White House Press Secretary Sean Spicer (L) looks on as U.S. Secretary of Health and Human Service Tom Price (R) points to a print-out of the Affordable Care Act (ACA) and a copy of the new plan introduced to repeal and replace the ACA during the daily briefing at the White House.

White House Press Secretary Sean Spicer (L) looks on as U.S. Secretary of Health and Human Service Tom Price (R) points to a print-out of the Affordable Care Act (ACA) and a copy of the new plan introduced to repeal and replace the ACA during the daily briefing at the White House.

The new administration has promised to scrap the Affordable Care Act. We now know what the Republican plan to replace Obamacare looks like. What’s different? How will the new arrangements affect you and your family? And when might all these changes kick in?

Guests

  • Susan Dentzer President and CEO, NEHI (Network for Excellence in Health Innovation), a non-profit think tank.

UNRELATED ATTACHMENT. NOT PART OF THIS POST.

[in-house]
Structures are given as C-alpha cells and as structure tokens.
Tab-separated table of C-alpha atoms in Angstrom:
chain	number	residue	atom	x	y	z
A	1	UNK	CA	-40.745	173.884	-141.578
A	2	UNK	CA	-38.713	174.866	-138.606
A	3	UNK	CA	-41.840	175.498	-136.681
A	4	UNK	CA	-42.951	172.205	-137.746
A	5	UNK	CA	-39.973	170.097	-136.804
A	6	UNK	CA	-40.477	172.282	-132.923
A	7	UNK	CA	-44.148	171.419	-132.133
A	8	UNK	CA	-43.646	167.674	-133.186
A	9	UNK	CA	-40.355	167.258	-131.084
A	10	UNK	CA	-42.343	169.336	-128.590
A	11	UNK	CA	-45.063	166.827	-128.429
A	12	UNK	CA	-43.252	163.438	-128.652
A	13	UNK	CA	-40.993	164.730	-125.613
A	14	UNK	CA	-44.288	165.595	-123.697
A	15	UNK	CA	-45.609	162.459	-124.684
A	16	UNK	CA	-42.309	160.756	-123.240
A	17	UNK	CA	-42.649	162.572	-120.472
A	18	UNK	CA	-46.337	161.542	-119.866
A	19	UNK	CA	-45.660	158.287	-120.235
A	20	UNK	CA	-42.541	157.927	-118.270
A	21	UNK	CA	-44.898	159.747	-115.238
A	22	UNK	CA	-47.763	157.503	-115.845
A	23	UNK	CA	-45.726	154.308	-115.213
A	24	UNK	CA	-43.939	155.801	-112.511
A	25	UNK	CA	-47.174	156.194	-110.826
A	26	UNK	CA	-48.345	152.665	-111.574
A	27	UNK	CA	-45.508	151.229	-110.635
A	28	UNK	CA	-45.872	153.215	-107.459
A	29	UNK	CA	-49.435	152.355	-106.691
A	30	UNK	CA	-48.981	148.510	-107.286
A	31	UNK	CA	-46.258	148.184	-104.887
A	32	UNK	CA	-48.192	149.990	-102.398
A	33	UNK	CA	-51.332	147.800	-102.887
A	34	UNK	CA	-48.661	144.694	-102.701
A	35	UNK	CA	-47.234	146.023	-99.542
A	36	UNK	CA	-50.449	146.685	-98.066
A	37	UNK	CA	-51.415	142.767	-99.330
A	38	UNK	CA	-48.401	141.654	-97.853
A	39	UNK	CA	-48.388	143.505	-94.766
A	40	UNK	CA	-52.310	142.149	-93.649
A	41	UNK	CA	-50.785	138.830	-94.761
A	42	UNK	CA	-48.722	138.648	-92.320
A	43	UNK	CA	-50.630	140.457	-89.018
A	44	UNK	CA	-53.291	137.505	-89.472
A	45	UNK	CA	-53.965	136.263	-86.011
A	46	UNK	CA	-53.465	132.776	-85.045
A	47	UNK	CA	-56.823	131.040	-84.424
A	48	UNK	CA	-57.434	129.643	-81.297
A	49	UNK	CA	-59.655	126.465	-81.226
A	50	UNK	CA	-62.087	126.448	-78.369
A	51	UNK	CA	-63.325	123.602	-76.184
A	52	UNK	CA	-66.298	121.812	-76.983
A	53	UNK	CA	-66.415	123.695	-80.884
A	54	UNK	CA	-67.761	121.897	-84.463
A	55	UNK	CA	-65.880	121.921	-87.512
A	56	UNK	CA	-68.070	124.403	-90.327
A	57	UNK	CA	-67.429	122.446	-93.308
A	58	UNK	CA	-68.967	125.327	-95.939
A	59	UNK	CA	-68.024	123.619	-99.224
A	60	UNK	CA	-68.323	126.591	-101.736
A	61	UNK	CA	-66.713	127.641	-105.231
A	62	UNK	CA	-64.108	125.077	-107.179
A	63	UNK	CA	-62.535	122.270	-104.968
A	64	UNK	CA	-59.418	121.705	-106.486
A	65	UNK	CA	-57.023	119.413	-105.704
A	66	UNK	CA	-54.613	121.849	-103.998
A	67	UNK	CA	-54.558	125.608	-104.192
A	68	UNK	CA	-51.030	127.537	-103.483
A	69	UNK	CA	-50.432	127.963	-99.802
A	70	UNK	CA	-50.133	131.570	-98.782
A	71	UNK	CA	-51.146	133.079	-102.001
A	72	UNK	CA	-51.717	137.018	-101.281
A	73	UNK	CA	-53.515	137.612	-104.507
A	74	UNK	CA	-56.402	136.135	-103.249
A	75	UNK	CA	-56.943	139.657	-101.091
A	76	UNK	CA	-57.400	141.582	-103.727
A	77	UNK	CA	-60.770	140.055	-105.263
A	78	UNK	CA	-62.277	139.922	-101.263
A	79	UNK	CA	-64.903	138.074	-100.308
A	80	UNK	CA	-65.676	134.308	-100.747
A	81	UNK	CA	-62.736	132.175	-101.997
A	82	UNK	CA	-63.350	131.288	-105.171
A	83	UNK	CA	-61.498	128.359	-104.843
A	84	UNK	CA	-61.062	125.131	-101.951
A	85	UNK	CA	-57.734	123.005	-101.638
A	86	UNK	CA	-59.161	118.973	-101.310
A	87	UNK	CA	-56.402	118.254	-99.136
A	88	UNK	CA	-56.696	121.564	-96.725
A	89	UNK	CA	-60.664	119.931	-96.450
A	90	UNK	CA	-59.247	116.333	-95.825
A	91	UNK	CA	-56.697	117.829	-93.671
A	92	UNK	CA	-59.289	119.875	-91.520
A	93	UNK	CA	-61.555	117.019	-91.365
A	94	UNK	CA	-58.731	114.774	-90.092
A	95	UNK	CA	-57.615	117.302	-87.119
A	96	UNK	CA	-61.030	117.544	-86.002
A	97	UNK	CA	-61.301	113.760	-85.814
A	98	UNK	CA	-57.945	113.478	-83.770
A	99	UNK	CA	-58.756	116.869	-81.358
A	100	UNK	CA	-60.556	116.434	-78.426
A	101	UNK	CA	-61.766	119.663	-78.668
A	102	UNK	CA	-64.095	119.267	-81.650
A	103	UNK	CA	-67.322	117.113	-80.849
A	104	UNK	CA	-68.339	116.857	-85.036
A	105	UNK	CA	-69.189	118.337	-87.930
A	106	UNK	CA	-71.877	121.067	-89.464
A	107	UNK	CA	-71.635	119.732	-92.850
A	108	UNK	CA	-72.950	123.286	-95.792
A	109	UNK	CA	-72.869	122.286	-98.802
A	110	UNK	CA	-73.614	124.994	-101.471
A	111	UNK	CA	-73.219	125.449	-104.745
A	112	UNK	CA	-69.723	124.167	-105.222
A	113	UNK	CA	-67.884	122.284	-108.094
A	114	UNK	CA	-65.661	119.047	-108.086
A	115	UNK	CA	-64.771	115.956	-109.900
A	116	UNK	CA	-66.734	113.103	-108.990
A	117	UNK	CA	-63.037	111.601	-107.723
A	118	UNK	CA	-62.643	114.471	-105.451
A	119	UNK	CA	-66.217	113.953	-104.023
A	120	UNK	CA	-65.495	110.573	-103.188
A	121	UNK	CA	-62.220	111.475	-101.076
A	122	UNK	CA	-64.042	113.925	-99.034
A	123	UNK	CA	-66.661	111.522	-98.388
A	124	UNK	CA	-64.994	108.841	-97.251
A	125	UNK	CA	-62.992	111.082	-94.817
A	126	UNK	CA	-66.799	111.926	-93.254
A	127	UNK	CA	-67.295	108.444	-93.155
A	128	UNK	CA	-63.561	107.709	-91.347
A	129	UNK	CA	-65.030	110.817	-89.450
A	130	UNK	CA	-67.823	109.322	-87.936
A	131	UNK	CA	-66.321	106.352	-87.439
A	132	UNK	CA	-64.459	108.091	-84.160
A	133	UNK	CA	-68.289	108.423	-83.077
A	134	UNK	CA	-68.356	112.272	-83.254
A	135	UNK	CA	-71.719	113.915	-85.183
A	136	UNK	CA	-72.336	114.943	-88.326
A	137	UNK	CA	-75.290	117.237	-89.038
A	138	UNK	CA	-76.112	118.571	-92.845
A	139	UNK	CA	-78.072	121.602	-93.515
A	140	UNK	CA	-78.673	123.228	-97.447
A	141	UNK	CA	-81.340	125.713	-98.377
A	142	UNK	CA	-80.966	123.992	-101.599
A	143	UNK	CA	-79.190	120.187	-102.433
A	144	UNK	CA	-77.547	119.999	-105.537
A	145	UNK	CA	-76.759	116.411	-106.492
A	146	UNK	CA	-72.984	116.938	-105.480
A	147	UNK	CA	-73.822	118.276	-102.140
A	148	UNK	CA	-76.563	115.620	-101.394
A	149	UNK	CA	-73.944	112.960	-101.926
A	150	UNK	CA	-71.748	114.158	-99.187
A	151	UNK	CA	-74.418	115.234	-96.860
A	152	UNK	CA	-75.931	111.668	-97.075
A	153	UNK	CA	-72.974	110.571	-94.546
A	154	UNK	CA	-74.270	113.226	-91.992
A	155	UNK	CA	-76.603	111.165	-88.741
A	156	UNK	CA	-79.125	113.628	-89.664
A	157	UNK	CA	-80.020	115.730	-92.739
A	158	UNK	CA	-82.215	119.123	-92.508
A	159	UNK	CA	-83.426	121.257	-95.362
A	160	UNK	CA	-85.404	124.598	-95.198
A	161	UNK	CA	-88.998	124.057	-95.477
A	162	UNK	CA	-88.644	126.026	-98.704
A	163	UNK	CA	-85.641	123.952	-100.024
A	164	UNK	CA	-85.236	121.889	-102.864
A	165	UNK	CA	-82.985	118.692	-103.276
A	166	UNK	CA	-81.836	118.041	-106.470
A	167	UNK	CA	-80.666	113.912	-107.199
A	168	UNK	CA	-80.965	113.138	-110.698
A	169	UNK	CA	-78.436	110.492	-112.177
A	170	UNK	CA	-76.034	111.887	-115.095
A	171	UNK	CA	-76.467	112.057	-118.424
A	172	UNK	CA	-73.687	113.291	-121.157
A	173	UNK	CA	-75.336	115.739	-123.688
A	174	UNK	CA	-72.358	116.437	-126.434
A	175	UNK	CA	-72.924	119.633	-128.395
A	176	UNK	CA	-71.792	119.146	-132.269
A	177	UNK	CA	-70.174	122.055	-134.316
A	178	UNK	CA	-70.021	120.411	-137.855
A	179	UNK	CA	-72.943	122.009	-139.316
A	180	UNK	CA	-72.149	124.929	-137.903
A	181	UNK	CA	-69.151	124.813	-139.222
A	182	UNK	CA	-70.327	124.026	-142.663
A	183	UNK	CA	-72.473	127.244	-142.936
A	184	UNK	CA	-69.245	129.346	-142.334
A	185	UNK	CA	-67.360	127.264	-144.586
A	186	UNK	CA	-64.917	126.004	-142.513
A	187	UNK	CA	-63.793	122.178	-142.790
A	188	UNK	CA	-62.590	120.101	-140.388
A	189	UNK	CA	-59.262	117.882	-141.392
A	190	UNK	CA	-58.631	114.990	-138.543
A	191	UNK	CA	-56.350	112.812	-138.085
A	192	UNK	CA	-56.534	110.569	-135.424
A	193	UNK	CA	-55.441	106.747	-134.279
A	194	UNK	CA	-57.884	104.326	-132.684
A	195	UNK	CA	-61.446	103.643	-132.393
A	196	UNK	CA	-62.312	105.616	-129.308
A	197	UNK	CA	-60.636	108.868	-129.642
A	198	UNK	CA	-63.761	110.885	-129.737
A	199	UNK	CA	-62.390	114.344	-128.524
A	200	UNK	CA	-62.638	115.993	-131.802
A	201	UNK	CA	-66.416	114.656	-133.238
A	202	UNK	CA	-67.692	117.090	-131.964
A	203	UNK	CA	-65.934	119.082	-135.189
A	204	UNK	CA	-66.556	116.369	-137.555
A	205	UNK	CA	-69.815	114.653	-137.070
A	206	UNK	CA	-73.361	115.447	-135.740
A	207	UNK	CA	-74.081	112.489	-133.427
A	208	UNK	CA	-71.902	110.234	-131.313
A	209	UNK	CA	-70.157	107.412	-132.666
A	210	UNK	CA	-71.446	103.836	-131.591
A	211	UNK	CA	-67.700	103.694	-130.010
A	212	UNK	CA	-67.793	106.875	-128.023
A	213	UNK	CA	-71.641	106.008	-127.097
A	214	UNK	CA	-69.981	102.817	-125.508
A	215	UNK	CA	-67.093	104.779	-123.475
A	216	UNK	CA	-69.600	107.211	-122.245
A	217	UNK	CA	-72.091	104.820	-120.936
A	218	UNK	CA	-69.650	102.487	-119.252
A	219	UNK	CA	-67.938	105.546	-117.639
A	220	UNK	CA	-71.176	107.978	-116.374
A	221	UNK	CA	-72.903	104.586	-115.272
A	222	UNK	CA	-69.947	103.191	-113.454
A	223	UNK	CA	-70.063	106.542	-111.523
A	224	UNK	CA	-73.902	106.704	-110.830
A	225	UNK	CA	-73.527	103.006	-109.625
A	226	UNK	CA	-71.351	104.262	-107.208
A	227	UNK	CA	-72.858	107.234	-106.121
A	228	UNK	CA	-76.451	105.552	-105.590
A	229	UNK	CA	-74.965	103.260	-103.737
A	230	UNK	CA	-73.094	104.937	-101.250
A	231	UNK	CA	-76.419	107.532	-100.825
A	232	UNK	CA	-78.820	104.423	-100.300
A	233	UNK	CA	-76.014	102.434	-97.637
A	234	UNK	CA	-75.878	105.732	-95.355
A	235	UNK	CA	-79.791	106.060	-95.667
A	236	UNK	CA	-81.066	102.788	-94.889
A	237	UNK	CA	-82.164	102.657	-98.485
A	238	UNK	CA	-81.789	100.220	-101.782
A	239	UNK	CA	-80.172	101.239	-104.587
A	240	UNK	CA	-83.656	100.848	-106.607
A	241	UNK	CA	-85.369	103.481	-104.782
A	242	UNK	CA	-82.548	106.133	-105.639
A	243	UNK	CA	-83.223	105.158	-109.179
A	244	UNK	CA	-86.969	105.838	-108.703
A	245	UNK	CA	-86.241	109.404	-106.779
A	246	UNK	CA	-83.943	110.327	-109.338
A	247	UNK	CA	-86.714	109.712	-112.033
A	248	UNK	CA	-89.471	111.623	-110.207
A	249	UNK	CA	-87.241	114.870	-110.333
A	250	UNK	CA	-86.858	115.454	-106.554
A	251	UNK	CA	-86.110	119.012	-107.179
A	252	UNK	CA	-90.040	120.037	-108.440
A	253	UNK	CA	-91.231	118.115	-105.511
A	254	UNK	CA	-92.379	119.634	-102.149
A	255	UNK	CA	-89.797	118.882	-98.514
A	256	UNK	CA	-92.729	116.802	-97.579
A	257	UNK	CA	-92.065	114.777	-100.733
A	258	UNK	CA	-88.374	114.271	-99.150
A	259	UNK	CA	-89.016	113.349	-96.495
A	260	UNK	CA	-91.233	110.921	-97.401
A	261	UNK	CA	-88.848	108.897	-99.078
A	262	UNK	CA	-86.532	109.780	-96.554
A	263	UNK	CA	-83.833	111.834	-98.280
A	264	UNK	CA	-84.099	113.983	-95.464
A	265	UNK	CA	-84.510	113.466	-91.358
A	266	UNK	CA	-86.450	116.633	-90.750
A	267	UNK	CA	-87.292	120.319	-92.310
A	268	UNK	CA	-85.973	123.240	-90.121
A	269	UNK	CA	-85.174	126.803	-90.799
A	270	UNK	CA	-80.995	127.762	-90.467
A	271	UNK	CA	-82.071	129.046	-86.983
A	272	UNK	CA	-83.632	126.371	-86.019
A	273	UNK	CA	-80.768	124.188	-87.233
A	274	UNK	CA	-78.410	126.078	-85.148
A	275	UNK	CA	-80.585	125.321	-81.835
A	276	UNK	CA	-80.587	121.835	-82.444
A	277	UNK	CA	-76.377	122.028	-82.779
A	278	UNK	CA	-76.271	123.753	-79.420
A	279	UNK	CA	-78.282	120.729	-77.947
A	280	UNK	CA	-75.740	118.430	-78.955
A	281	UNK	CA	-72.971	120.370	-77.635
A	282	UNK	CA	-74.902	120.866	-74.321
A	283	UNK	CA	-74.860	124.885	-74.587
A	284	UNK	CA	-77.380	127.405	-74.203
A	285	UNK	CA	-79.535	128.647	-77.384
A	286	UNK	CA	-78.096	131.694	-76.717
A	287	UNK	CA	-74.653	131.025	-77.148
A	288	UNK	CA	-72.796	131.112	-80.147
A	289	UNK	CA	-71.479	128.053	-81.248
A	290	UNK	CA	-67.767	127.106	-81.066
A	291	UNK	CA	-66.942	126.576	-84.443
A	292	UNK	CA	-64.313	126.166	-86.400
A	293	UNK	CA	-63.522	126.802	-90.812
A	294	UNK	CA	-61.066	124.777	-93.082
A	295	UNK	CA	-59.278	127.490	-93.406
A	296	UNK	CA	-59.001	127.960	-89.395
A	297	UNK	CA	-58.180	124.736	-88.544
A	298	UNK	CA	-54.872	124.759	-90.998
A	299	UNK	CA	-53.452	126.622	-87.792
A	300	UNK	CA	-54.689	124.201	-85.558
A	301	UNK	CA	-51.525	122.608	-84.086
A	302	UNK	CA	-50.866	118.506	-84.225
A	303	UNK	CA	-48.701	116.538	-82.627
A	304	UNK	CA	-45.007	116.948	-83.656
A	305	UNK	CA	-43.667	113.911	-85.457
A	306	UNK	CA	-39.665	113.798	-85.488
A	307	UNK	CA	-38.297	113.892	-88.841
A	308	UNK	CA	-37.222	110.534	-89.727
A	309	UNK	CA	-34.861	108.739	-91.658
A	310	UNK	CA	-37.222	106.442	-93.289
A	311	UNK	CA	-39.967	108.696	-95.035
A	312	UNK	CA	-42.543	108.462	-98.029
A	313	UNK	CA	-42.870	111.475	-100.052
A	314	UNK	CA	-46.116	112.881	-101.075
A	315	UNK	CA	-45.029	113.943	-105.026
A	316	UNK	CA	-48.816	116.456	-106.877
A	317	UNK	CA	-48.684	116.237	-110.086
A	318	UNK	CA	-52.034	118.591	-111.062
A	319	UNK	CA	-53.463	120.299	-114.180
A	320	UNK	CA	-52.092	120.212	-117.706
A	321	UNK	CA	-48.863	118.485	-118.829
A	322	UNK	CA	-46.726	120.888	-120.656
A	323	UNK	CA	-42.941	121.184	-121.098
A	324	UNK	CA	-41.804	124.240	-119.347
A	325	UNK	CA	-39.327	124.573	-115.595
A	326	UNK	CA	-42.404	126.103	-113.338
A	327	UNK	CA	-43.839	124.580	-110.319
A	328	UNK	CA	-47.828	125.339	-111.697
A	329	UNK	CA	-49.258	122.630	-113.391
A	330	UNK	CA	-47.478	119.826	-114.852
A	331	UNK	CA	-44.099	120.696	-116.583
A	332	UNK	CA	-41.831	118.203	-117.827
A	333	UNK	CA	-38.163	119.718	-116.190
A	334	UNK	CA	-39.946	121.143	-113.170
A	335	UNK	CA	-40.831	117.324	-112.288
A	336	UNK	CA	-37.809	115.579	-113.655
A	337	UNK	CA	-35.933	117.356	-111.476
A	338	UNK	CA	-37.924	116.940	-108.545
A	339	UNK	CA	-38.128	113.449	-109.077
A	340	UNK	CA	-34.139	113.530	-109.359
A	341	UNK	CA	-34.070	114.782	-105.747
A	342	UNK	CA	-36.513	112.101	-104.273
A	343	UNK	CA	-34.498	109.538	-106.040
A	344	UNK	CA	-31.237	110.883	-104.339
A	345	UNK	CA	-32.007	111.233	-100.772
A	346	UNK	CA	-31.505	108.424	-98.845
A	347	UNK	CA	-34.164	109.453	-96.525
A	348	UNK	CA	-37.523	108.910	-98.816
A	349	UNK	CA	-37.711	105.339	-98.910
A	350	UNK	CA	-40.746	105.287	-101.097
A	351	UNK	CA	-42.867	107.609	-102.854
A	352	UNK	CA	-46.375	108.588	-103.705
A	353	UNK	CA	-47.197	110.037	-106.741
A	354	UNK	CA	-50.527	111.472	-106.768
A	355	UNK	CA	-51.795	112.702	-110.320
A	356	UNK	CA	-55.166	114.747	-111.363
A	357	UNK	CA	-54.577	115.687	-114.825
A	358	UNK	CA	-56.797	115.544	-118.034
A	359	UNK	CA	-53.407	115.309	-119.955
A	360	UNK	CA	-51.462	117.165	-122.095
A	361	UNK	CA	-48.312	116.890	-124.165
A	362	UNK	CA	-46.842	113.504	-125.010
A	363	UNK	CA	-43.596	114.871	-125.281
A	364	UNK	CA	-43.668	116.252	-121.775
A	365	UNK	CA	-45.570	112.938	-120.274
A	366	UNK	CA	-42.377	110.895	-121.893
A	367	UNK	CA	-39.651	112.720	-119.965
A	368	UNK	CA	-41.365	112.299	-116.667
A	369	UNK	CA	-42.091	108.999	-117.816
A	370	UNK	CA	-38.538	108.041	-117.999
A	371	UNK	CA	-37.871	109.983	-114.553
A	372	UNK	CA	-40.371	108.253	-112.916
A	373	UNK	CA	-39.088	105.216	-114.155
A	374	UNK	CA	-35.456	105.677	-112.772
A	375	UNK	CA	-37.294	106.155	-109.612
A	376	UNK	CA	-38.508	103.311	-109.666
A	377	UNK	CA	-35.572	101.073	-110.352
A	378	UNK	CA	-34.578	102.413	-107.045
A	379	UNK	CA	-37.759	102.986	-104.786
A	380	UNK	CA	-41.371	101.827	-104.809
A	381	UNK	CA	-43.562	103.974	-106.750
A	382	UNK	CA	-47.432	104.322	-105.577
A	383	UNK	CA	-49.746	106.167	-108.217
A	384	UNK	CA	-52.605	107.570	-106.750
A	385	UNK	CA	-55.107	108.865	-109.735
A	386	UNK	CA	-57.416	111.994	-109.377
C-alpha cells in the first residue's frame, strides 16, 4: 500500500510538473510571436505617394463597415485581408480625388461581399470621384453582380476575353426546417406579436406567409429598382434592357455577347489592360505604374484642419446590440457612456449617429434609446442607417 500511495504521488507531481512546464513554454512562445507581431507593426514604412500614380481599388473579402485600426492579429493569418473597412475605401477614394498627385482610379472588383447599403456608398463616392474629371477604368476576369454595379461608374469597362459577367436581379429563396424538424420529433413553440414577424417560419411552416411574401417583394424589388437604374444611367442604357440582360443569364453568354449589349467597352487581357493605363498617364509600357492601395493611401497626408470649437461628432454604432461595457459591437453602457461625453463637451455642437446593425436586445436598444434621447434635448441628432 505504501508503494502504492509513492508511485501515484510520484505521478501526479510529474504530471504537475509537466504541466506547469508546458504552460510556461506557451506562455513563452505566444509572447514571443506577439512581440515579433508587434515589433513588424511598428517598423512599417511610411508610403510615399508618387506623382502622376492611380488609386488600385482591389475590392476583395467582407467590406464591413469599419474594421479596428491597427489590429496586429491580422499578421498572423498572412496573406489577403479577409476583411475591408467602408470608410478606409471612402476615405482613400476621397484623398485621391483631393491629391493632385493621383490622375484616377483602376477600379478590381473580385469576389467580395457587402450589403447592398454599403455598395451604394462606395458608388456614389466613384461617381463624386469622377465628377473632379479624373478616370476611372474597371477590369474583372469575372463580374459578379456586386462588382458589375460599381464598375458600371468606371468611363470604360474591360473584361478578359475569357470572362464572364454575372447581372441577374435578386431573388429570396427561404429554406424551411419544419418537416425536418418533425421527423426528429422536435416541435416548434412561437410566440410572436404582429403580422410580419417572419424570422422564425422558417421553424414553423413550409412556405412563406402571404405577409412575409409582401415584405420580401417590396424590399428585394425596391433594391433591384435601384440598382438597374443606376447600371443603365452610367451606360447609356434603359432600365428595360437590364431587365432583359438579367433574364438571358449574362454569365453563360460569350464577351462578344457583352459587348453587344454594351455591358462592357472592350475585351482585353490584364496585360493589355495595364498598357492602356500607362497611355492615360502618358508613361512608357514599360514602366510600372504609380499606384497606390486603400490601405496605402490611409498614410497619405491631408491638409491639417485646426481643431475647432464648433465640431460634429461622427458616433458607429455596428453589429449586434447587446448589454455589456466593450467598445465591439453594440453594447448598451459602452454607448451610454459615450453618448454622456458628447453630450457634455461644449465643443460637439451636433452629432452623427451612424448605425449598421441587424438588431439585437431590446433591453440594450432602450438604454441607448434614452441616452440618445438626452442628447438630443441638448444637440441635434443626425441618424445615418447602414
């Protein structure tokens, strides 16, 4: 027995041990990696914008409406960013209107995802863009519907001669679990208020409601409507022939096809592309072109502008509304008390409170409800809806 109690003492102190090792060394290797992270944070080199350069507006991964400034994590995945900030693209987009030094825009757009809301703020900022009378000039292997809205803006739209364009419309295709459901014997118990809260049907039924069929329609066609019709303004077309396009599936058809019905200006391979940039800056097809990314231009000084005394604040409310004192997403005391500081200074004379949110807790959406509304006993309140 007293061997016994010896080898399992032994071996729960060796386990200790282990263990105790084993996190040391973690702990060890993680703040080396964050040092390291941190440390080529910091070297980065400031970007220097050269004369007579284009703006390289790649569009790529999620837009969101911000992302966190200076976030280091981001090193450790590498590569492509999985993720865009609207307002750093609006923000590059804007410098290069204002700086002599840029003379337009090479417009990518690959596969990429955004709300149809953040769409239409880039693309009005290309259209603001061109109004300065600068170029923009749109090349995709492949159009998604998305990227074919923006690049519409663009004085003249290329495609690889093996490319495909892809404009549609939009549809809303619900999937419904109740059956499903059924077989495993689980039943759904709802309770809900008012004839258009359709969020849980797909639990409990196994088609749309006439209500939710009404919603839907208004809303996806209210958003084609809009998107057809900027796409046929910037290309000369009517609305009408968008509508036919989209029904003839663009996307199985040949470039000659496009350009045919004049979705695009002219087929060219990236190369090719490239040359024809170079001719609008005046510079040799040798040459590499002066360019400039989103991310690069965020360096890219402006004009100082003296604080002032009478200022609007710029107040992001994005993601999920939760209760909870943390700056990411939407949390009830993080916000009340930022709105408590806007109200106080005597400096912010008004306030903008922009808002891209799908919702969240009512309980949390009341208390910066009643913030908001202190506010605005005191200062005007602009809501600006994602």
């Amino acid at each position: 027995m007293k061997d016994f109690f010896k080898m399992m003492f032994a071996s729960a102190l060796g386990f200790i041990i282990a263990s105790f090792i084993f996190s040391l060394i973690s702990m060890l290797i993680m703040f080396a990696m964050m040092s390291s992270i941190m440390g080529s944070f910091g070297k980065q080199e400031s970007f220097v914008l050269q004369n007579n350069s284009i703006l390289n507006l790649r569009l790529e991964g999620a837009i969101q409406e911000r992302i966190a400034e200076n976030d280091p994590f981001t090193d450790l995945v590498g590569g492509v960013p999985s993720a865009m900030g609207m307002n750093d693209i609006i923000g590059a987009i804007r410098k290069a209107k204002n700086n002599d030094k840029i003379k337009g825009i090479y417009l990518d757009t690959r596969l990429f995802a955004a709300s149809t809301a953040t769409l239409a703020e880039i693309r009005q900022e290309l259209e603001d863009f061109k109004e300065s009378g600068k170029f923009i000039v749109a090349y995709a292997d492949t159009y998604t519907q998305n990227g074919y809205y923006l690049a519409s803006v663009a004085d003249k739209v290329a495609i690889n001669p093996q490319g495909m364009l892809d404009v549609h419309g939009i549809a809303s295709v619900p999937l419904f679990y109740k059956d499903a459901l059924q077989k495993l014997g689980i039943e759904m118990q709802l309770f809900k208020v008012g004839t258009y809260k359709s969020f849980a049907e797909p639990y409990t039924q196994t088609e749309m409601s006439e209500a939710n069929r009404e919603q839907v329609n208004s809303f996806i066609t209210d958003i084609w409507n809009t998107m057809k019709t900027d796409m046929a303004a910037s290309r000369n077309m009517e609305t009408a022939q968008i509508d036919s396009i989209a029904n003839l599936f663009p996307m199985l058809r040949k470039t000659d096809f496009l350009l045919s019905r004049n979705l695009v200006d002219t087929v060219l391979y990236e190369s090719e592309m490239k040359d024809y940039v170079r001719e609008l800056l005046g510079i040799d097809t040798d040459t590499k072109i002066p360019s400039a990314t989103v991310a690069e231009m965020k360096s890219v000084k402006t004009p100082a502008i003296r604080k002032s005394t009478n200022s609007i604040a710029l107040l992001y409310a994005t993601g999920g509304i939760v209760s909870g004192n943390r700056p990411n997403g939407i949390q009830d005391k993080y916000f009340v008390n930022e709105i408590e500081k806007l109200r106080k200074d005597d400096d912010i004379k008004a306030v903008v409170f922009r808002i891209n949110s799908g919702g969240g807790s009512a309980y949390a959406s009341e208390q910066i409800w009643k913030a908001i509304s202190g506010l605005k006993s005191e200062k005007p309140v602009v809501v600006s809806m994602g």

• Dan Diamond Reporter with Politico and creator of "Pulse Check," a podcast that features weekly conversations about health care.
  • Mary Agnes Carey Partnerships editor and senior correspondent, Kaiser Health News.

Who Supports The Bill?

The Republican health care bill under consideration in the House of Representatives would change health coverage for a lot of people. It would no longer require that Americans buy health insurance, for instance, and it would eliminate current subsidies, replacing them with a fixed refundable tax credit. To help Americans understand where Congress stands on the debate over this legislation, NPR and Member stations around the country have compiled a database of Congressional members’ positions on the bill

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Dan Diamond Answers Your Questions On The AHCA

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